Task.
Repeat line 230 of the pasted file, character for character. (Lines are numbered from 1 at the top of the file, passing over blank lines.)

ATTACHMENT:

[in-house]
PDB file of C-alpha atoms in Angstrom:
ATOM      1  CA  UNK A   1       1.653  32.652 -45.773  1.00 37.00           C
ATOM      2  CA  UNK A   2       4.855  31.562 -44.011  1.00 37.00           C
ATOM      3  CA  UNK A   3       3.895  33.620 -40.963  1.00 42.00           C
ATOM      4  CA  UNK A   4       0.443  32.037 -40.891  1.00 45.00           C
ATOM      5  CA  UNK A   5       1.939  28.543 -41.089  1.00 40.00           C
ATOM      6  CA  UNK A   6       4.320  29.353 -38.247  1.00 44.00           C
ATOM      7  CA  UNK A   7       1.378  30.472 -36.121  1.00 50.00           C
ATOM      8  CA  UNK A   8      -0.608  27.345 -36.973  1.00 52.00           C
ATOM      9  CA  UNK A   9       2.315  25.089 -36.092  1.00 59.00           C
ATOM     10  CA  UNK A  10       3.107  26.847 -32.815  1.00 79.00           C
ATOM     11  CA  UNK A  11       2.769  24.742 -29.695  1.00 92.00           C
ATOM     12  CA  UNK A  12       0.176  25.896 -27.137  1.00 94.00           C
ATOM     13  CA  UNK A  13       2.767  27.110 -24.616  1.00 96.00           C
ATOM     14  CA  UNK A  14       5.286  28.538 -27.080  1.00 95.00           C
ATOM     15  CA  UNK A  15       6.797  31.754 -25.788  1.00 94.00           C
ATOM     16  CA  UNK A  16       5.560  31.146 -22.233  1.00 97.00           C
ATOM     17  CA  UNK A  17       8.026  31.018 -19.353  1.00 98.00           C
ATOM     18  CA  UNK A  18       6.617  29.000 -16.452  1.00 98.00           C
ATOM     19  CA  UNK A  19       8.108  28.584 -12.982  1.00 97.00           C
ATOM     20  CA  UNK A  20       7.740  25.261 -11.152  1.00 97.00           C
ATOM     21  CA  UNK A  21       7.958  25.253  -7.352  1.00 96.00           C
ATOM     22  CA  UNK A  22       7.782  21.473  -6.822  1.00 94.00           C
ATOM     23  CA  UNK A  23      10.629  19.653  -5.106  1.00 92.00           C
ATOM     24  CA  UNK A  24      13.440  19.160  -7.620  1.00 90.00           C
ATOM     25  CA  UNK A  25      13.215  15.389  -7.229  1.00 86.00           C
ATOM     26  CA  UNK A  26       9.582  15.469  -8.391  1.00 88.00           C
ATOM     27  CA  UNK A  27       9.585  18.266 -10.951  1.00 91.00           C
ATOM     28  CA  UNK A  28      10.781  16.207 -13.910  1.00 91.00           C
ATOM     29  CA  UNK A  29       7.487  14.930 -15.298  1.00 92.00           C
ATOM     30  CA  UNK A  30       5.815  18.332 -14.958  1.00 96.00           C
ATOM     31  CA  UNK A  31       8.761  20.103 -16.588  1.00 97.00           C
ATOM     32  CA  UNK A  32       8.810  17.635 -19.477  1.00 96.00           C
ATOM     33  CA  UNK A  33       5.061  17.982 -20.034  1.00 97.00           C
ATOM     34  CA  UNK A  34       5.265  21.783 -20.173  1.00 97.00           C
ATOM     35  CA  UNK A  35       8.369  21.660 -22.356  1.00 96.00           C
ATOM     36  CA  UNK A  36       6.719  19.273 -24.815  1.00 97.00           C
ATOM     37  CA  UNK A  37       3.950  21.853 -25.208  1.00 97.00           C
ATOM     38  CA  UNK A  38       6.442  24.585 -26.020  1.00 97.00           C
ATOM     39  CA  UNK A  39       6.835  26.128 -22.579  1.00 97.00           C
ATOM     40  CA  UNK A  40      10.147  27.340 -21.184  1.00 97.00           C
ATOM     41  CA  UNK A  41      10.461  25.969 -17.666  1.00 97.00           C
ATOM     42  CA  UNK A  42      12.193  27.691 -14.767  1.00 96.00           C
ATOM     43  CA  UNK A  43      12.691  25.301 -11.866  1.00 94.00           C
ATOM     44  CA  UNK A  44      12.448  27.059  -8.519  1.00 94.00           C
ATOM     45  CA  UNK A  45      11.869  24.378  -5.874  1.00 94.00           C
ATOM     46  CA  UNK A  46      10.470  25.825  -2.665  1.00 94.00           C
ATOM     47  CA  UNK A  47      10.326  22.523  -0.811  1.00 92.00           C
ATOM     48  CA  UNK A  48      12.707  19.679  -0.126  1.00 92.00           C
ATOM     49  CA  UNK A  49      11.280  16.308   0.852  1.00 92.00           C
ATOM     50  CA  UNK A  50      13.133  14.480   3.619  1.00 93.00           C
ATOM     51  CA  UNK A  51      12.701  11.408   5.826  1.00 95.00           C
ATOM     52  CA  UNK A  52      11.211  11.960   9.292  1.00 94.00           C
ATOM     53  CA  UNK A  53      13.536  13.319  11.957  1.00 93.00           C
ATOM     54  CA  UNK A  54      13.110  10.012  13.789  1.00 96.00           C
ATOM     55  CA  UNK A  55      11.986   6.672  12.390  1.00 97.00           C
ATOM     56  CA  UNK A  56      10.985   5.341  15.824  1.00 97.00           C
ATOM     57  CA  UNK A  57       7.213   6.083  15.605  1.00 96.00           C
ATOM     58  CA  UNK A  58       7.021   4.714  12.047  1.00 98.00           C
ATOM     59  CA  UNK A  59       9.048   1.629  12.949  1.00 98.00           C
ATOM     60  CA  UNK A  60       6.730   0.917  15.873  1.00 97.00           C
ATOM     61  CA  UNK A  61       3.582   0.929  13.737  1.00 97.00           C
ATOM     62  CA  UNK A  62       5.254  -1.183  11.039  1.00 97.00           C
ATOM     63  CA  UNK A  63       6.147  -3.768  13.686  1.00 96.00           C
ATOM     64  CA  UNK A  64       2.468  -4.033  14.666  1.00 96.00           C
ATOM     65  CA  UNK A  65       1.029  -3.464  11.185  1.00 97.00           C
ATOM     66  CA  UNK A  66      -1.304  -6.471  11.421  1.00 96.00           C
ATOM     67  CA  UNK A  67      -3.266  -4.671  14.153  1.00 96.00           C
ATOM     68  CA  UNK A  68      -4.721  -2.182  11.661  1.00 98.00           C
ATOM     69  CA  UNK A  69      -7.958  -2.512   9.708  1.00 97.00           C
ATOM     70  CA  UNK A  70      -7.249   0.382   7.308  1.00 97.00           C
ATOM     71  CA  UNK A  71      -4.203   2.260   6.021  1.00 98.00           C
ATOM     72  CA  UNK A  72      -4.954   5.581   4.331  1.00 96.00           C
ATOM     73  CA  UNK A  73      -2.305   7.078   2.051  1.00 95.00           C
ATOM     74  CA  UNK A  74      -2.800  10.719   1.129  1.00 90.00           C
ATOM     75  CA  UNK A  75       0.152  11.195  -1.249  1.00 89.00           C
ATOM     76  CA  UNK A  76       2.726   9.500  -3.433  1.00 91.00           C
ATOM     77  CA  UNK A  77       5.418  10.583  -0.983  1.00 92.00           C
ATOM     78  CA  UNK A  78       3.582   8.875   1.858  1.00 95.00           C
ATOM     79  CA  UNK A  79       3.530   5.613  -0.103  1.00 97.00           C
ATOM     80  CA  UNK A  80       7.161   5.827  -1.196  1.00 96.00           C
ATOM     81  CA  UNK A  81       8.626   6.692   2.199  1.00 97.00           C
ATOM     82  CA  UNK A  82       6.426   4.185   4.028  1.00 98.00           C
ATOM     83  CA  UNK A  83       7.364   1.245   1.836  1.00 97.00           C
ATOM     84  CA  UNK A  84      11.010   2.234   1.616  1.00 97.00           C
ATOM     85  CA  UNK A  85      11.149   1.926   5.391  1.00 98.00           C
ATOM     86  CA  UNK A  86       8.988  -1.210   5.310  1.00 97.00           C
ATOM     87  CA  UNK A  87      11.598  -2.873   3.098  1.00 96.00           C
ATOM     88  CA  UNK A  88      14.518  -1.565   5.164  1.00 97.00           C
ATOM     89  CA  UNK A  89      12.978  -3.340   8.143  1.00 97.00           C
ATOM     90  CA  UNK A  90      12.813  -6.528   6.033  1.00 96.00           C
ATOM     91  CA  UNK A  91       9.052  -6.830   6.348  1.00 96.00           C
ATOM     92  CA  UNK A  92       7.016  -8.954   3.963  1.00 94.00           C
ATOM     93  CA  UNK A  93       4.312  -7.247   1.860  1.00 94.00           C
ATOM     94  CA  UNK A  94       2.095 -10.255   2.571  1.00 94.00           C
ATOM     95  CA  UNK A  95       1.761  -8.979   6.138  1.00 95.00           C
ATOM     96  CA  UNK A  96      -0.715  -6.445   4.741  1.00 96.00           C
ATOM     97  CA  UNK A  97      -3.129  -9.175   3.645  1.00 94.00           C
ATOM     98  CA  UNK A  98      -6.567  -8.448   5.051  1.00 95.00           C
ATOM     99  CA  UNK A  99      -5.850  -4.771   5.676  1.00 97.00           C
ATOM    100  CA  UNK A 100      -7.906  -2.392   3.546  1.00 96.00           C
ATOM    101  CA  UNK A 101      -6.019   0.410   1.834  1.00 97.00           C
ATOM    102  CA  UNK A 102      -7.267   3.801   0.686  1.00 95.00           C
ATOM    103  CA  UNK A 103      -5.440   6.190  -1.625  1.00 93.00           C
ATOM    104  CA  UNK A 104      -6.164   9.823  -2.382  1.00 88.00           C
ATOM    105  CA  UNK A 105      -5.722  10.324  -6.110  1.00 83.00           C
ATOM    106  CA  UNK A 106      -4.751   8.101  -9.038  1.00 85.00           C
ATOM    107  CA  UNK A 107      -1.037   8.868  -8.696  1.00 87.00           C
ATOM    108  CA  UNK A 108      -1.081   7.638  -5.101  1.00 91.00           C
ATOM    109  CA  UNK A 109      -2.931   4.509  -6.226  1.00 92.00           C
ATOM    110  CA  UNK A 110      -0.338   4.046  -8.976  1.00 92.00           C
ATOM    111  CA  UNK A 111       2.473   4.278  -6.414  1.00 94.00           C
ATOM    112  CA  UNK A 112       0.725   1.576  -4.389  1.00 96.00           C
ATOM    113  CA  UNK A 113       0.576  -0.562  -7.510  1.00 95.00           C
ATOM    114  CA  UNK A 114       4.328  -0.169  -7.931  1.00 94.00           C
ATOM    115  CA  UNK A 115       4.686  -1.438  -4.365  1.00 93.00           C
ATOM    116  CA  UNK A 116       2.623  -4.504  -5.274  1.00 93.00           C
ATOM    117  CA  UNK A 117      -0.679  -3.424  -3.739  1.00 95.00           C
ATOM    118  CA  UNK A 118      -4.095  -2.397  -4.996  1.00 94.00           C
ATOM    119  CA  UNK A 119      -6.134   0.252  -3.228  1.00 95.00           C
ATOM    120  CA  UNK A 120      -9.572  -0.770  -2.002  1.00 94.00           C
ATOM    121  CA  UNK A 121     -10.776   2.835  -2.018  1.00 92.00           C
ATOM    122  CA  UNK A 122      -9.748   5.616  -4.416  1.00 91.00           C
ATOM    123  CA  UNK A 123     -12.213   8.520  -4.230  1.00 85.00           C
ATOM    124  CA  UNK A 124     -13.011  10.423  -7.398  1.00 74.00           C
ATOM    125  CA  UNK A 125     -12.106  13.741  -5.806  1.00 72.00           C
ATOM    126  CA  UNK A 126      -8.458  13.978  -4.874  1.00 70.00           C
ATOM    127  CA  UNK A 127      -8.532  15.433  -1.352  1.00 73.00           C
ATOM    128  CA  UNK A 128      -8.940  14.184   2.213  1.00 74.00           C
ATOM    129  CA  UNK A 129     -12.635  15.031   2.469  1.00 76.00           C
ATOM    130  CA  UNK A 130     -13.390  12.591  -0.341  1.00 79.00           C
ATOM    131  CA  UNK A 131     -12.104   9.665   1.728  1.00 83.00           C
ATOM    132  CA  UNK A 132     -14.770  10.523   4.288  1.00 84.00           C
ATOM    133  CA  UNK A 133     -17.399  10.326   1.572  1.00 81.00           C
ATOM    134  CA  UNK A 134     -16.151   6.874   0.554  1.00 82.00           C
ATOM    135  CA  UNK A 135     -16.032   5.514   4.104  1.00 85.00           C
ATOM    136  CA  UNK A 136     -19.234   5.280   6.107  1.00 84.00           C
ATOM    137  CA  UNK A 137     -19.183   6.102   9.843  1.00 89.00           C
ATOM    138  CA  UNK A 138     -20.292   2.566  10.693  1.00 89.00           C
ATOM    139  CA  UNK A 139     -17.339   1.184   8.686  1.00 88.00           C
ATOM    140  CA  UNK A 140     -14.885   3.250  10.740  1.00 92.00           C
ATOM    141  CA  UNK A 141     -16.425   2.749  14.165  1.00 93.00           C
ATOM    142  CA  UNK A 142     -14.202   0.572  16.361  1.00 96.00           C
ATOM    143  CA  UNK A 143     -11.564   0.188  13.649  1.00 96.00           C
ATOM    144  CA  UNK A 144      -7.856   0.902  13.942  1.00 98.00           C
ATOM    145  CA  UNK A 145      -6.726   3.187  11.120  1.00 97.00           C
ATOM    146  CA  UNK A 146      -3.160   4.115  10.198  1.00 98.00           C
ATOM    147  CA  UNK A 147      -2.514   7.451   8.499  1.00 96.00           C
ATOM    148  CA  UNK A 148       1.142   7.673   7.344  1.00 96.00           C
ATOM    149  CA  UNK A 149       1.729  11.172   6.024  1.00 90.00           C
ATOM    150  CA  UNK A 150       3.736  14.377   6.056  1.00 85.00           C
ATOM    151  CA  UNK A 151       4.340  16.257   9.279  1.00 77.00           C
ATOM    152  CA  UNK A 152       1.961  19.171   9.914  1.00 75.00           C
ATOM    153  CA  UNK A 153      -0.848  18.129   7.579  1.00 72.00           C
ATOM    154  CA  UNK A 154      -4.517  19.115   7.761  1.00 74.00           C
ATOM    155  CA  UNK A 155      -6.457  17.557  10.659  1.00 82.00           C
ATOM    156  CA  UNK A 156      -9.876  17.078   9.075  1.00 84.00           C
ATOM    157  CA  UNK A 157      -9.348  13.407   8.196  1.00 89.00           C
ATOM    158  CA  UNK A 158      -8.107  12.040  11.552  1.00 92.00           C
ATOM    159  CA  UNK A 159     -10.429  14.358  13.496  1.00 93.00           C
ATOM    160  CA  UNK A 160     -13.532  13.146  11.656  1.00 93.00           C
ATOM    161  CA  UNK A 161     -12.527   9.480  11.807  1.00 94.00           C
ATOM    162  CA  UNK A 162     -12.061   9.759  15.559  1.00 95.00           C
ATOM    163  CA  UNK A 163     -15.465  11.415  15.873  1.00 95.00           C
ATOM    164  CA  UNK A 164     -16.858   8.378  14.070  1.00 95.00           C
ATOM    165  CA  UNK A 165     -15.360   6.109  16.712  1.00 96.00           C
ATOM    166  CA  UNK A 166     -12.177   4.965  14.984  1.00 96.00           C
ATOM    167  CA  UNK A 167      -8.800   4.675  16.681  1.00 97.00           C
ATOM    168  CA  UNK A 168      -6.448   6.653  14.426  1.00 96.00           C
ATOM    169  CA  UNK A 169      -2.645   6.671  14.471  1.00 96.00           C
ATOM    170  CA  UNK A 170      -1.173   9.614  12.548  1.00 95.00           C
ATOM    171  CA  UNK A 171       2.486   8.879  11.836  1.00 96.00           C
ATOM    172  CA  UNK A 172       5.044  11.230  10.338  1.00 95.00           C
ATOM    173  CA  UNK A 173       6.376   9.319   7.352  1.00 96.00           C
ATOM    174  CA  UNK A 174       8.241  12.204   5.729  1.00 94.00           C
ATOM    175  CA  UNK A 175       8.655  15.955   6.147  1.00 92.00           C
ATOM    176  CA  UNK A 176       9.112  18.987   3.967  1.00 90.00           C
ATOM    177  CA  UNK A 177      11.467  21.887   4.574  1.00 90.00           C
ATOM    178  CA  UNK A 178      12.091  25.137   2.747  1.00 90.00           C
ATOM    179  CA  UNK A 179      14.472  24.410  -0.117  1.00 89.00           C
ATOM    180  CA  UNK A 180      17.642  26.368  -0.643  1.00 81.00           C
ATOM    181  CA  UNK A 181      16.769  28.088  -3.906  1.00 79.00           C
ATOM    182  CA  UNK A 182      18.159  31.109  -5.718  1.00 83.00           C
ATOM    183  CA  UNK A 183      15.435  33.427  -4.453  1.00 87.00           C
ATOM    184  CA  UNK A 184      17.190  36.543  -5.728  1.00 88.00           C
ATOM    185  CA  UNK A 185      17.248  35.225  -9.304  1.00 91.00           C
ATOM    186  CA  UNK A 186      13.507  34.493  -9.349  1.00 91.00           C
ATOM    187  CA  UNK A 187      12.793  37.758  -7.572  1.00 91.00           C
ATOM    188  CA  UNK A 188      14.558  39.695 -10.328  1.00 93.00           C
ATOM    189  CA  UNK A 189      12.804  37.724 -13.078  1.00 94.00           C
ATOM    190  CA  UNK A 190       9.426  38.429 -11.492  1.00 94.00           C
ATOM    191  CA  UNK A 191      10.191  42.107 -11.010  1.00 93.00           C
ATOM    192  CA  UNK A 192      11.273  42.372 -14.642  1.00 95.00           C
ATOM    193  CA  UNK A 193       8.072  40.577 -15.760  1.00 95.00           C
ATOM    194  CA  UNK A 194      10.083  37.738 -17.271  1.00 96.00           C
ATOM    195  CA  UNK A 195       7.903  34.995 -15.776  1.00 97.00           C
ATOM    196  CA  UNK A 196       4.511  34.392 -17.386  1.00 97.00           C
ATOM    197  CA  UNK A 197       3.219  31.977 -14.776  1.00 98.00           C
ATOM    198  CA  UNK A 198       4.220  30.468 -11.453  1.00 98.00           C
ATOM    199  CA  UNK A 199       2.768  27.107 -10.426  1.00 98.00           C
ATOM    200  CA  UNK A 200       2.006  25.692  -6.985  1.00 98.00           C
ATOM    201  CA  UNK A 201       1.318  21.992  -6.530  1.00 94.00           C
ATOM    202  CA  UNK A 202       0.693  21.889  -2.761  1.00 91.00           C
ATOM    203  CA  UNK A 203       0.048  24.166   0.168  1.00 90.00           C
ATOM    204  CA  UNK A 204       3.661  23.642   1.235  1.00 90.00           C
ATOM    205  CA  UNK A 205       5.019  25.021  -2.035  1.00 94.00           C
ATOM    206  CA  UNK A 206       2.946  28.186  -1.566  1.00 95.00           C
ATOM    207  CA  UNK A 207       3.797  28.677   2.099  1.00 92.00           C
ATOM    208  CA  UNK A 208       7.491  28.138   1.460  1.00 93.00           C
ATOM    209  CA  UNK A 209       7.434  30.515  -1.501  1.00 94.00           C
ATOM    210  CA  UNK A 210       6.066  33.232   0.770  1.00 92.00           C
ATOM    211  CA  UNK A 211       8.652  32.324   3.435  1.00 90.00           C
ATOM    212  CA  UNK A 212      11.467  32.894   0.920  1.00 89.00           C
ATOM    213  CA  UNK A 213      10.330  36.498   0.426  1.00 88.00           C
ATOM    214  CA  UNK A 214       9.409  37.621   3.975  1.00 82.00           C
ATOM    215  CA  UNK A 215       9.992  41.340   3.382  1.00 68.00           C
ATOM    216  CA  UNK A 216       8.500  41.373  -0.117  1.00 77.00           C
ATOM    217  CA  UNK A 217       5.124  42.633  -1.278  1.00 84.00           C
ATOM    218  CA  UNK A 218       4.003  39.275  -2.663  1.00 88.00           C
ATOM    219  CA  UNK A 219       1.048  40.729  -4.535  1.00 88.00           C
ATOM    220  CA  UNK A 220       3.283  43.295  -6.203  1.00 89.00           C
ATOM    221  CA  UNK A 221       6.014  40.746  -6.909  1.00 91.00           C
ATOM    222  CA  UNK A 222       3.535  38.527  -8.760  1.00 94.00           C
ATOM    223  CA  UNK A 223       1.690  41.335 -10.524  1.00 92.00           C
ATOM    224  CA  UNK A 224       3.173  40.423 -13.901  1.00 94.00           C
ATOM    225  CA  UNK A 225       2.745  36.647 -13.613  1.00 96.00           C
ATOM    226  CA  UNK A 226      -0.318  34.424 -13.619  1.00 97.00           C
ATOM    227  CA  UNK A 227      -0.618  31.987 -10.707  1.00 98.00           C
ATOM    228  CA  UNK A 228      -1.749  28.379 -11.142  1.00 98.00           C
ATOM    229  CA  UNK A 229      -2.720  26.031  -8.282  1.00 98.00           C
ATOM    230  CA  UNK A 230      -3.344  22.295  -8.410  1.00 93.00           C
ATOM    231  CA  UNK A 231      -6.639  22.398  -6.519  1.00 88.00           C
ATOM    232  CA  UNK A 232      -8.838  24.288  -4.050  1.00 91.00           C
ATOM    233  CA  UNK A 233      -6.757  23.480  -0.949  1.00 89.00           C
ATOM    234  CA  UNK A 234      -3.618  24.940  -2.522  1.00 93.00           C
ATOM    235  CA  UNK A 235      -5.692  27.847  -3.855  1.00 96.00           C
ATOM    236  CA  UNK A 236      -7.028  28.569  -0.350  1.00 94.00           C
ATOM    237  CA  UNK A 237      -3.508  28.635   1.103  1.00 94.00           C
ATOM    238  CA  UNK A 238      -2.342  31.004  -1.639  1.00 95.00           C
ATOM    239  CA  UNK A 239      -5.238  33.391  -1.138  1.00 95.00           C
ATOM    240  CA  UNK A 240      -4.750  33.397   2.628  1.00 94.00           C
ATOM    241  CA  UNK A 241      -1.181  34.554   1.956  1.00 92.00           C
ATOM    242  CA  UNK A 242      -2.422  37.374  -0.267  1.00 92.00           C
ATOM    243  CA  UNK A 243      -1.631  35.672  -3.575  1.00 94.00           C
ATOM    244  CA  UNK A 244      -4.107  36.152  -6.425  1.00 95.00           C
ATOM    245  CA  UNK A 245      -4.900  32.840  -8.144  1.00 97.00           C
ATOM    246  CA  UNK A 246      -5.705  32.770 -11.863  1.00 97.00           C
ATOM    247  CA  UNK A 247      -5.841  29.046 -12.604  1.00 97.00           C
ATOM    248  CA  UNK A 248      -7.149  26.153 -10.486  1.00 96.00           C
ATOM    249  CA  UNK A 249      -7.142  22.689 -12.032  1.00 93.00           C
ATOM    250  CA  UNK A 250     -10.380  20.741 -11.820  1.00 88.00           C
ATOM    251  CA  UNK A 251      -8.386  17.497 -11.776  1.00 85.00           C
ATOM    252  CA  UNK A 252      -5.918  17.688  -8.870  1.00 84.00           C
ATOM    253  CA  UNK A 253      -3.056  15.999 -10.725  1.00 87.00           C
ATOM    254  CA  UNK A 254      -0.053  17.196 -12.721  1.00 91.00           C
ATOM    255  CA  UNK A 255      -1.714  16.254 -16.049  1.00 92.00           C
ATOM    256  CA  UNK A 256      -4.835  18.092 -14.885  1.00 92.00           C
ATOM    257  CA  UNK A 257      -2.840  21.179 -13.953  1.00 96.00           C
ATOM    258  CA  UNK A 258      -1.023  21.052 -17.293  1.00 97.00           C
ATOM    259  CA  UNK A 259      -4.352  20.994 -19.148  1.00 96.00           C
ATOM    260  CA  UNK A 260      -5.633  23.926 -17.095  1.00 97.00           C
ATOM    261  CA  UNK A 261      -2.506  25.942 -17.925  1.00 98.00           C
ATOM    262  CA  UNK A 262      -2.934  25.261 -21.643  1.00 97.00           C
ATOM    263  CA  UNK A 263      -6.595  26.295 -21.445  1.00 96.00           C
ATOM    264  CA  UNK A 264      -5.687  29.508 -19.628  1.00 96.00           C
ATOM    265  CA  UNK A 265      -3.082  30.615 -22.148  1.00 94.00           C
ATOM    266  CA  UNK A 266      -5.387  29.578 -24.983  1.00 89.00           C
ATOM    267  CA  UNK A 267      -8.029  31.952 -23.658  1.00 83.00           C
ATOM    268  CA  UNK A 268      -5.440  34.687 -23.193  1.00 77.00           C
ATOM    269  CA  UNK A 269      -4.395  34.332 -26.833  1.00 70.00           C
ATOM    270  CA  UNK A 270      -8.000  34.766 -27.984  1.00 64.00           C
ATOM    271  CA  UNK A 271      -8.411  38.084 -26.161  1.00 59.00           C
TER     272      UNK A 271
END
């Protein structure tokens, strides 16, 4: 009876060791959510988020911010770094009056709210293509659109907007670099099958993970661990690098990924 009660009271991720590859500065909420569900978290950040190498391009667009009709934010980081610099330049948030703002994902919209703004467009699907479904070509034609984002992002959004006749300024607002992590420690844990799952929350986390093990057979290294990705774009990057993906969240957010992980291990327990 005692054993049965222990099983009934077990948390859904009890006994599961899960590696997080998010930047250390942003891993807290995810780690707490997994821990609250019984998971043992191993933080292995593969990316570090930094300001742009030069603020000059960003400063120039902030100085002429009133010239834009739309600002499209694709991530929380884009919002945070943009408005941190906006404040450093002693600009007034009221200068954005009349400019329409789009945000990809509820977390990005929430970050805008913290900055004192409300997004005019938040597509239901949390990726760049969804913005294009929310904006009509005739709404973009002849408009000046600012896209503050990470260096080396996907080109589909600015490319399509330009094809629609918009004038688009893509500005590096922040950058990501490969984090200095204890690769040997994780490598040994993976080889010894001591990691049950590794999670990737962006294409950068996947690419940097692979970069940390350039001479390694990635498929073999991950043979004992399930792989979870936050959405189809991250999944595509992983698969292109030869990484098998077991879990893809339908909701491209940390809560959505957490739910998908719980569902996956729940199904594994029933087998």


ATOM    228  CA  UNK A 228      -1.749  28.379 -11.142  1.00 98.00           C